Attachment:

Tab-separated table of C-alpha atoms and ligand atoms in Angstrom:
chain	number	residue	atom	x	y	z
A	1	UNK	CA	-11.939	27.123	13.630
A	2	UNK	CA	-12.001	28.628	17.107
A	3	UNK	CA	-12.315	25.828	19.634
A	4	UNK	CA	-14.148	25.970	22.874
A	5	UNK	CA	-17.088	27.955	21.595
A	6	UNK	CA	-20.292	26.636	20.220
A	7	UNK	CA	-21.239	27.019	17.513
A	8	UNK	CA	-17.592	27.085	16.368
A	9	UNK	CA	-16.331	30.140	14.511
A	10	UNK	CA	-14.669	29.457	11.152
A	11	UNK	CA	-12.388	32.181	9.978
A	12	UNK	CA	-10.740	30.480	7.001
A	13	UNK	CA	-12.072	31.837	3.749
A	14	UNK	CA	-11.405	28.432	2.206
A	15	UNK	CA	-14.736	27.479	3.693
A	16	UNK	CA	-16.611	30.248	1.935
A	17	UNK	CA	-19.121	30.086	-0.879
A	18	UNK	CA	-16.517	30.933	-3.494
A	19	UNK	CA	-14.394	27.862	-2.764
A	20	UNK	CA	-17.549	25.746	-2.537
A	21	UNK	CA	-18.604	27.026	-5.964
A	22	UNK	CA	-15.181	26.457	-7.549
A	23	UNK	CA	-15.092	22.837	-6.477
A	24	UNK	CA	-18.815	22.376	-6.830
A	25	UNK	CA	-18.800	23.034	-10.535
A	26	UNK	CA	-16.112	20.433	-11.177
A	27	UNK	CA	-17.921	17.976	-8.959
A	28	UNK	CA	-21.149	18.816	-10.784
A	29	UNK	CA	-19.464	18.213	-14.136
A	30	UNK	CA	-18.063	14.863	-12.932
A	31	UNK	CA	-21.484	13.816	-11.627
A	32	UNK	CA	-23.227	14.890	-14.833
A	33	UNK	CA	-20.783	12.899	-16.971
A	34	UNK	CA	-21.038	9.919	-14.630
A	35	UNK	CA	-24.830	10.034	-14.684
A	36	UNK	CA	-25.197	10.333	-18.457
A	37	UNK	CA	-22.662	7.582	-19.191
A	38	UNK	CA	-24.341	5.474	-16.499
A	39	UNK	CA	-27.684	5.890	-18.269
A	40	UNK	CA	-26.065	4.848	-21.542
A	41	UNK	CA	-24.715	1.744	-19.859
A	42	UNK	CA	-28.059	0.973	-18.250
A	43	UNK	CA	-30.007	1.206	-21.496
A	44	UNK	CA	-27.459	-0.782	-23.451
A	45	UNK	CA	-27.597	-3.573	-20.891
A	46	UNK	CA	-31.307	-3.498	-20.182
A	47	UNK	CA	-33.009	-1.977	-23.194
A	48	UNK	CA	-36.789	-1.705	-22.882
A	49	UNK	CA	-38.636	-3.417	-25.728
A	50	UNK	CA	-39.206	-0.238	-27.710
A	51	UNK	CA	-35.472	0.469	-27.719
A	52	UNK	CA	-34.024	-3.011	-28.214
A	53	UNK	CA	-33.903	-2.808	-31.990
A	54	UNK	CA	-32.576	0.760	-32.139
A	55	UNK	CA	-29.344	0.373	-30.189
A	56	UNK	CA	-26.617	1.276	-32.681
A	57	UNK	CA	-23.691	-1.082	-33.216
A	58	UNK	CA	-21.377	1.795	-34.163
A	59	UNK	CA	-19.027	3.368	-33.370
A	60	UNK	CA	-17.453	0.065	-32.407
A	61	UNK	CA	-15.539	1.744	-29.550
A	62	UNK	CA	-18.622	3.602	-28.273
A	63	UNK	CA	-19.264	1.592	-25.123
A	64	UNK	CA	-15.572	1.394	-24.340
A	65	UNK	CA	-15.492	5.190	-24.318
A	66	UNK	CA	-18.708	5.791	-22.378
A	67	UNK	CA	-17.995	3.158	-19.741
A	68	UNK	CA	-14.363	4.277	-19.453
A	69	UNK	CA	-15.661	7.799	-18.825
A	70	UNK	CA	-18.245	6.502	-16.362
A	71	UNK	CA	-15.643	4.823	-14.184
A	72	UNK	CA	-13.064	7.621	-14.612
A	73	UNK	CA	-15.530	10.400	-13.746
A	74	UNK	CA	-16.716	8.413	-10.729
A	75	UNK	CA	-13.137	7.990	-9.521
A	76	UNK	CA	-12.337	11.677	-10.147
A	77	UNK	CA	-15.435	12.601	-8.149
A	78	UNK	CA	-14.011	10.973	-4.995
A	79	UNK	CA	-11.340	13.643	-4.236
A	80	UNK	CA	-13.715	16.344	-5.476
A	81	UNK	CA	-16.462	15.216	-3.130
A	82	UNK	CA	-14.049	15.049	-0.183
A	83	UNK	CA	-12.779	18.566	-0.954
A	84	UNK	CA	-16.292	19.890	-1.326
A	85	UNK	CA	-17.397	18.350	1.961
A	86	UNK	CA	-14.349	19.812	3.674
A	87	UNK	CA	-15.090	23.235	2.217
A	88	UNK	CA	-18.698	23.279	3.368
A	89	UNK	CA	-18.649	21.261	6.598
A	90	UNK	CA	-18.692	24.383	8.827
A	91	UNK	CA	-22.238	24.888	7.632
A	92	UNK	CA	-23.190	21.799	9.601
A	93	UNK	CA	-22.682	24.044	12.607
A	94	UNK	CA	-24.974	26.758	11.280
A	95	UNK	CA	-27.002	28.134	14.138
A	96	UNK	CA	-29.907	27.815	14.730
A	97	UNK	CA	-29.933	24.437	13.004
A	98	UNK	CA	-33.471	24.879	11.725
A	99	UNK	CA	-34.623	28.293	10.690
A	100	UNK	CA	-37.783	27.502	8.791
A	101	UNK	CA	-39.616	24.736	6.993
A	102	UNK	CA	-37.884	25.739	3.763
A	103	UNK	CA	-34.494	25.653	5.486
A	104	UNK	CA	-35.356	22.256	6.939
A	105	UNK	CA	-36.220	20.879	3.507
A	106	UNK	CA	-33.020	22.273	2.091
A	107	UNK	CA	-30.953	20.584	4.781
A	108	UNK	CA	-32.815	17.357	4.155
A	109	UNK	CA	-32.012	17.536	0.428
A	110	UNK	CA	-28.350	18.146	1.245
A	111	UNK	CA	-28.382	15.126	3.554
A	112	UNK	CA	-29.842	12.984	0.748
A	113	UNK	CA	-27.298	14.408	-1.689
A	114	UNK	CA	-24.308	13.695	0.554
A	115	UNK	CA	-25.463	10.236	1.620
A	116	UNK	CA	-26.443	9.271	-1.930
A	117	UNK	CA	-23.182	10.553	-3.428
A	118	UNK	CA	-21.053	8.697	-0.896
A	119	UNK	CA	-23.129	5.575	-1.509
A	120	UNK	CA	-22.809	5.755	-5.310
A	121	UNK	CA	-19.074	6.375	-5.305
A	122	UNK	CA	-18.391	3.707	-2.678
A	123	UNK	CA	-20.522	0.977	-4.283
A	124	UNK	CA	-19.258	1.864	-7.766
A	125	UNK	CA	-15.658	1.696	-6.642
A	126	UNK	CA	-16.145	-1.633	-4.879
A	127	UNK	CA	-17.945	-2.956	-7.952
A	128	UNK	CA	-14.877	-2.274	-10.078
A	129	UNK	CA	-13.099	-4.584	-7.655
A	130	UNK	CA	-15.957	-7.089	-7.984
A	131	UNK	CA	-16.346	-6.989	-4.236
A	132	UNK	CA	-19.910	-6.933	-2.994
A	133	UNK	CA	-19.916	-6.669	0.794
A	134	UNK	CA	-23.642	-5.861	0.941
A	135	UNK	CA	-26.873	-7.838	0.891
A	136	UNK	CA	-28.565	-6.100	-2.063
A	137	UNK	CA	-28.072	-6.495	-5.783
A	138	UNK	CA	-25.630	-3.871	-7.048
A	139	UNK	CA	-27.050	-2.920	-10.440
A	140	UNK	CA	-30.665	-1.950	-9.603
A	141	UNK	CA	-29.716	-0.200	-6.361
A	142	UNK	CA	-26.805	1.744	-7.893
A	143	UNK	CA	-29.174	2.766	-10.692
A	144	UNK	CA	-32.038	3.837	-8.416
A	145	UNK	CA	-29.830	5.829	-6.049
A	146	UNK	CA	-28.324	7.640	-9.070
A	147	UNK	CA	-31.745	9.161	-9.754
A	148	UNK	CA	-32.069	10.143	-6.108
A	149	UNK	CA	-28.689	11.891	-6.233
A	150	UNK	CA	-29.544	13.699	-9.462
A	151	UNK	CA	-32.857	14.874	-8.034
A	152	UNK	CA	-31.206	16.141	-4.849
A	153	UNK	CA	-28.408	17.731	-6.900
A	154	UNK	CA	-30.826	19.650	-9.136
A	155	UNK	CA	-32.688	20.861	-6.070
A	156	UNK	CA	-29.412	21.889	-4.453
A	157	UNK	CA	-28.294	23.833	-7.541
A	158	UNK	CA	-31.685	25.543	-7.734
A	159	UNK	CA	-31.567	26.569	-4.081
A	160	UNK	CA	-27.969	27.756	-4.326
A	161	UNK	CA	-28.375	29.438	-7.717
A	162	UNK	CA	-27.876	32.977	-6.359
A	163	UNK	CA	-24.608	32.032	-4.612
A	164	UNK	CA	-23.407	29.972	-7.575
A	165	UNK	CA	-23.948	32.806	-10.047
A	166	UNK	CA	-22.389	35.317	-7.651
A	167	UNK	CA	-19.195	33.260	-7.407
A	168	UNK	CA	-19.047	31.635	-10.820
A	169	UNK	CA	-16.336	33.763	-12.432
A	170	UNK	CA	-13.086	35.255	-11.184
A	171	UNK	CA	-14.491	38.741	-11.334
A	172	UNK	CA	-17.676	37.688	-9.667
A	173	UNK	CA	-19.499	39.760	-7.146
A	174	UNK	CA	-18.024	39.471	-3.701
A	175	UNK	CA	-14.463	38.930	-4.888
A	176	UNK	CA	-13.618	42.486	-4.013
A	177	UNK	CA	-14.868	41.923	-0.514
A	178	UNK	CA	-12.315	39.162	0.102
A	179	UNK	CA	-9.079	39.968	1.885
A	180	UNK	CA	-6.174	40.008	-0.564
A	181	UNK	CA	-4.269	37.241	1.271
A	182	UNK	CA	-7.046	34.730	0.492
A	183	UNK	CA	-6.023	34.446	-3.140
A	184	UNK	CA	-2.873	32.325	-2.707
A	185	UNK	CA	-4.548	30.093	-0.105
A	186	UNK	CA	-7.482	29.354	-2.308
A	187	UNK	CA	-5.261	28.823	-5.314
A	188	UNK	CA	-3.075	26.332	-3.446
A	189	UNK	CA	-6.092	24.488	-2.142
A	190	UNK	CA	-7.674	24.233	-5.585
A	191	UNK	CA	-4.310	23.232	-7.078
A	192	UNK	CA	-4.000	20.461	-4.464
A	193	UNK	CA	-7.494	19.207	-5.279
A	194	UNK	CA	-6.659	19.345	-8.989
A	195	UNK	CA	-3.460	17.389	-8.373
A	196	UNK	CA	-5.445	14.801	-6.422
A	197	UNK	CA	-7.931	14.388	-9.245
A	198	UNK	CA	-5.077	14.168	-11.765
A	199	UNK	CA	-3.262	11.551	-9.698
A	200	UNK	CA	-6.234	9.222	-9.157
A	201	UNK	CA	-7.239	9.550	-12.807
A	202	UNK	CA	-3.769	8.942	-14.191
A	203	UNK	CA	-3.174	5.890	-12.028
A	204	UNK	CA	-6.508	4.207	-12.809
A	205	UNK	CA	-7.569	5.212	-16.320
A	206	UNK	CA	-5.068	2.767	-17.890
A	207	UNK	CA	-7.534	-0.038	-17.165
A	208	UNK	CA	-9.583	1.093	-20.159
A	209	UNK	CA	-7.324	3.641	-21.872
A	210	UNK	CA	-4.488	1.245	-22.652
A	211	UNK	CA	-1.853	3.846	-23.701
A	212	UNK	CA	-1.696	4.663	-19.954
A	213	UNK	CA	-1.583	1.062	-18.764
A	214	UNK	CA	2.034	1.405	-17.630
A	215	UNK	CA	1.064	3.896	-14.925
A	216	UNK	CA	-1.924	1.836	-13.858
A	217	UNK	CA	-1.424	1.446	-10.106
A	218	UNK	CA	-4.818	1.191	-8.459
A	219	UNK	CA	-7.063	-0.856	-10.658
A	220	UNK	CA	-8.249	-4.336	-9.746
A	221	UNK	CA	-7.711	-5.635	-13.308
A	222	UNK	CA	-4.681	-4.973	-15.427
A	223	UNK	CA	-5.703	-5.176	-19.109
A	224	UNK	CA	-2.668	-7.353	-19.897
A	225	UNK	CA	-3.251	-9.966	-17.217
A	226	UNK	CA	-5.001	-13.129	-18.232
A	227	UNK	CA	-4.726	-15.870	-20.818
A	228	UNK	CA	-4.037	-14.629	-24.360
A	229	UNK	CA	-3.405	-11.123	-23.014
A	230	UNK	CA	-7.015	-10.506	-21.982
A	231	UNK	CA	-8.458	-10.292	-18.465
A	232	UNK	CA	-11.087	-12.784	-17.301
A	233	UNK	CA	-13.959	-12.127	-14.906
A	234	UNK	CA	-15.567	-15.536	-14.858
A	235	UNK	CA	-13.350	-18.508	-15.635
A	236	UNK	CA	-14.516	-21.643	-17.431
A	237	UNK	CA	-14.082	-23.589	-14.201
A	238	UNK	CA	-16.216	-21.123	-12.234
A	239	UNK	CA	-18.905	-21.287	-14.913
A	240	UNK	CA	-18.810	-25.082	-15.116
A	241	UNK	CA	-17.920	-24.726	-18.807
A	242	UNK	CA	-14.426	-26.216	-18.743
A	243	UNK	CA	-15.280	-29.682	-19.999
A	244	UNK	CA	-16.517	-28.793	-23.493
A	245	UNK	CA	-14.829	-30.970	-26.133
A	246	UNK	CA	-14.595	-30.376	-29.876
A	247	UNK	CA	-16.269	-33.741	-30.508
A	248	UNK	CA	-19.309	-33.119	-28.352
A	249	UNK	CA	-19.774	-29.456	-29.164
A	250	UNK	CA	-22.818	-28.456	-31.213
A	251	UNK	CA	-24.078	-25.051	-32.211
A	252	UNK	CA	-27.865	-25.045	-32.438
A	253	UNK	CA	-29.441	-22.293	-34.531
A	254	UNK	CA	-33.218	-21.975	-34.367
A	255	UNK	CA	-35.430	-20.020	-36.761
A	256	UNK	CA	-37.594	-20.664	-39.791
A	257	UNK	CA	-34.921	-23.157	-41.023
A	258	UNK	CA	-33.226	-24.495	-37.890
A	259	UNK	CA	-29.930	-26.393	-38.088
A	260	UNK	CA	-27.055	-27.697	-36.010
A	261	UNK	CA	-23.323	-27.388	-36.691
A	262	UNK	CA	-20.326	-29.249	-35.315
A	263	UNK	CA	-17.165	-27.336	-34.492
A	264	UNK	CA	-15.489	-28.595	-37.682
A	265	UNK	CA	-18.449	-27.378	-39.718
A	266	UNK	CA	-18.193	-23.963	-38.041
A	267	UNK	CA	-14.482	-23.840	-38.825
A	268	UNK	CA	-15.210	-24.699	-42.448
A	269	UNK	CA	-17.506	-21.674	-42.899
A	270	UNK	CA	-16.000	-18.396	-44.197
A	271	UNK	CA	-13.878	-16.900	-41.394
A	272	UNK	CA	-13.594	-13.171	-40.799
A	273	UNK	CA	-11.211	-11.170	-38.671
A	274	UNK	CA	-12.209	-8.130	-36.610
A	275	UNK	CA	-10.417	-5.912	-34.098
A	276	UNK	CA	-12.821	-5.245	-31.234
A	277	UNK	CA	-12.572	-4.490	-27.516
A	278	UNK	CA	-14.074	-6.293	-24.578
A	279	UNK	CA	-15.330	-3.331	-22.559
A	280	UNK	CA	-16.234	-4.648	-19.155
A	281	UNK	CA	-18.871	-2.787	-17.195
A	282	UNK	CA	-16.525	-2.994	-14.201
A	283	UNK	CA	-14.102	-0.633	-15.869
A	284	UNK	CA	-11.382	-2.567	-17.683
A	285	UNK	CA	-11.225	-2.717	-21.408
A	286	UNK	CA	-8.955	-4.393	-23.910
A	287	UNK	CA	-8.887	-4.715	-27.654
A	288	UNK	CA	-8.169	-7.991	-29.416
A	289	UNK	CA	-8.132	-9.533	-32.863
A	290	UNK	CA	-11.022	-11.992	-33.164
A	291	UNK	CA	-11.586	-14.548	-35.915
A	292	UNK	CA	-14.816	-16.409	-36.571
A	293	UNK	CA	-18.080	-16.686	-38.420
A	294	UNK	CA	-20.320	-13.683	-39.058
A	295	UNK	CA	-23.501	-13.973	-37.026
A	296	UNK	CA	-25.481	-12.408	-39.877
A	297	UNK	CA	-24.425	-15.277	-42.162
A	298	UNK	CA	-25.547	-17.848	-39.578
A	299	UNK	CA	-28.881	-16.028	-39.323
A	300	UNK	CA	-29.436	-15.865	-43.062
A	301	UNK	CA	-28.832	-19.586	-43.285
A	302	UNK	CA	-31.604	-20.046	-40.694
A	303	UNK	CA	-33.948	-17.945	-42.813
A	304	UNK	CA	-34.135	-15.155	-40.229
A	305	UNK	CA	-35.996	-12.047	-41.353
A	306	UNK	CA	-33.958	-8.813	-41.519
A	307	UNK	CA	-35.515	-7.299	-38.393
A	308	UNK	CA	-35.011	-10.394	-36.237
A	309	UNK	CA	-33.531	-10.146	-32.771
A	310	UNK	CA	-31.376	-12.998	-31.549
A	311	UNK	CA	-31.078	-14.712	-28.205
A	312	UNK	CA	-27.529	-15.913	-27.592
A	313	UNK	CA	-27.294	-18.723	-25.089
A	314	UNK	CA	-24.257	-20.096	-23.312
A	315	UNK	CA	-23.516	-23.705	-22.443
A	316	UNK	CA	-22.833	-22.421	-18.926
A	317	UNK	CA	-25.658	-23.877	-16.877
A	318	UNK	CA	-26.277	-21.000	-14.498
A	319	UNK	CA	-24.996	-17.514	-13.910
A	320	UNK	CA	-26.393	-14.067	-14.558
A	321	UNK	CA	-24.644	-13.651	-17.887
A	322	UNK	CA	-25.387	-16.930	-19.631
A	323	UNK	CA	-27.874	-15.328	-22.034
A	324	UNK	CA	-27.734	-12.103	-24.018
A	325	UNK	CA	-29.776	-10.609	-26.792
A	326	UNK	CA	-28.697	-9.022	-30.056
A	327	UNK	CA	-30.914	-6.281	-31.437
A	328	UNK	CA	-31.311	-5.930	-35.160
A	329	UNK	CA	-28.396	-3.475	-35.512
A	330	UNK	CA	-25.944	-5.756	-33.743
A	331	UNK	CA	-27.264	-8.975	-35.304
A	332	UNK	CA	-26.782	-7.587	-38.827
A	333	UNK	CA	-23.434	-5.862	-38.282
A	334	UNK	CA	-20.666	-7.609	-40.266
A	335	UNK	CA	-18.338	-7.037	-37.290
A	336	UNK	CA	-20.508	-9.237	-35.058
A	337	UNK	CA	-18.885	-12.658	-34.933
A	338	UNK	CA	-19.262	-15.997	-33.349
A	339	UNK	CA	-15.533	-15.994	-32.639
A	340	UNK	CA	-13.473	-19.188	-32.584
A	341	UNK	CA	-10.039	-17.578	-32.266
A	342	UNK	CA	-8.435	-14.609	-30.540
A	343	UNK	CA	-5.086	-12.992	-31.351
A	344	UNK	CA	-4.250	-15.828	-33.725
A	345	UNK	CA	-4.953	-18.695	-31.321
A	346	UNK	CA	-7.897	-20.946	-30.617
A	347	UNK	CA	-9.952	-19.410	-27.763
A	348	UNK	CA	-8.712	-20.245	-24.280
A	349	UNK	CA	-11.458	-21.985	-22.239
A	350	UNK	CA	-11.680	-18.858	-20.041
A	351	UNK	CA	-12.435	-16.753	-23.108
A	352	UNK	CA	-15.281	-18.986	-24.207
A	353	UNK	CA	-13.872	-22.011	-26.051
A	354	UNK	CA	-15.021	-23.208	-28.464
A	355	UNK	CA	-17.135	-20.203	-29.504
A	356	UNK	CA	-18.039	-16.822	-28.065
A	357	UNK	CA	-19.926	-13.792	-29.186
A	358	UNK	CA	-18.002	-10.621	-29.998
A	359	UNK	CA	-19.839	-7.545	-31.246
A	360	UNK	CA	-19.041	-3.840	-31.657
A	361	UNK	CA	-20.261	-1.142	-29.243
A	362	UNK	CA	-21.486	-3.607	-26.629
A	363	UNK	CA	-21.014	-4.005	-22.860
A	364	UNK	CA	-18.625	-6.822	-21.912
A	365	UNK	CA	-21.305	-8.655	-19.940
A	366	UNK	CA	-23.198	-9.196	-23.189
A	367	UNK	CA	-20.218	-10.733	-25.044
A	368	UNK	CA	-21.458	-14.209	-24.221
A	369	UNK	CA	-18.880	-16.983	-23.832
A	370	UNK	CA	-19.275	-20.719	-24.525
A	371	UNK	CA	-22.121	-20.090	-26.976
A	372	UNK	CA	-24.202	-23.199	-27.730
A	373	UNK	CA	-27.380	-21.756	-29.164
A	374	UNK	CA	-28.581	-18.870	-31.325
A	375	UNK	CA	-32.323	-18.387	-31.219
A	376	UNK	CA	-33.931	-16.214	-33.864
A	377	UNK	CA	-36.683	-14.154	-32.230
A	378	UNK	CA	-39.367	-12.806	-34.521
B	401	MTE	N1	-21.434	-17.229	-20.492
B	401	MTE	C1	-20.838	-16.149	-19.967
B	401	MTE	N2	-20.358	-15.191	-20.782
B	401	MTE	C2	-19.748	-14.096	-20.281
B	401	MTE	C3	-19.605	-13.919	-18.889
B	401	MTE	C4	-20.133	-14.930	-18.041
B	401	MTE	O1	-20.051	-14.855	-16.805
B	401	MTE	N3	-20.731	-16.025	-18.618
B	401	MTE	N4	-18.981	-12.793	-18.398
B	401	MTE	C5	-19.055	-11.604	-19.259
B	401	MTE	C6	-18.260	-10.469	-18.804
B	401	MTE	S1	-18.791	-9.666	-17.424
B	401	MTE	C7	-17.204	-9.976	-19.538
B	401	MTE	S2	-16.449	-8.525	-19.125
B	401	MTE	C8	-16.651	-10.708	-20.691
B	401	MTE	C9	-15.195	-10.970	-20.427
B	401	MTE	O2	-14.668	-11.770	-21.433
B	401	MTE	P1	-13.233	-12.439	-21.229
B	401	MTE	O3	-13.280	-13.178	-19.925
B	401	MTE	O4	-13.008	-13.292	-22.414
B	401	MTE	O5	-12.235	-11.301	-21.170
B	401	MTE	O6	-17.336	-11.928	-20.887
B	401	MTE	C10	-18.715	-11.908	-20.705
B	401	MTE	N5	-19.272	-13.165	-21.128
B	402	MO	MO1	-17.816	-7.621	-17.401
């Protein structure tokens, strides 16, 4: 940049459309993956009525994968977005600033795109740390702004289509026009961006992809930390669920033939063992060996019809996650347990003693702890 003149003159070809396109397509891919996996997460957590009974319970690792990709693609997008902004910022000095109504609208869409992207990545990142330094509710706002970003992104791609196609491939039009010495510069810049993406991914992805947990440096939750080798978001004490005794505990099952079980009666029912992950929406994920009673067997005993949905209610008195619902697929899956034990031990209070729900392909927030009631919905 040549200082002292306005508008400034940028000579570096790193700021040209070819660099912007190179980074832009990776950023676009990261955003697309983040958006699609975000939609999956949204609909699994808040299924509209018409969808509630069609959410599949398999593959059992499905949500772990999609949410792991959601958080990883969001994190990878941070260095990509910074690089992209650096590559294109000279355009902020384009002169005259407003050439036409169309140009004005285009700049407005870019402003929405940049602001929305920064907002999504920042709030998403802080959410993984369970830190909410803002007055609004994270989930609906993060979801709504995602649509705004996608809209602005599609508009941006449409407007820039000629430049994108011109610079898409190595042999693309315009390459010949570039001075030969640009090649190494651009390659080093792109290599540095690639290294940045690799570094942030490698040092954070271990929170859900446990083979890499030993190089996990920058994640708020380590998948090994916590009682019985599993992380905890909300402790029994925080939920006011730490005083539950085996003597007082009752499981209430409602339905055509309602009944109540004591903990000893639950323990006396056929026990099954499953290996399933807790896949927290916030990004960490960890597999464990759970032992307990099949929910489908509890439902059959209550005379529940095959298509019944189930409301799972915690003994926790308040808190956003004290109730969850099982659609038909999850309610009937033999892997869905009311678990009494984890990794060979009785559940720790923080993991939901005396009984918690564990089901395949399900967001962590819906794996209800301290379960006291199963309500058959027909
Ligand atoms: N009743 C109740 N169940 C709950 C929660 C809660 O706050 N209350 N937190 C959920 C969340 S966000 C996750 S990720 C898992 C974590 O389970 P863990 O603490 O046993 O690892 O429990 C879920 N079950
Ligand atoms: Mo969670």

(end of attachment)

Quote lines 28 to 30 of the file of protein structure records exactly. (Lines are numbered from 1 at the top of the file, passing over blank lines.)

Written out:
A	26	UNK	CA	-16.112	20.433	-11.177
A	27	UNK	CA	-17.921	17.976	-8.959
A	28	UNK	CA	-21.149	18.816	-10.784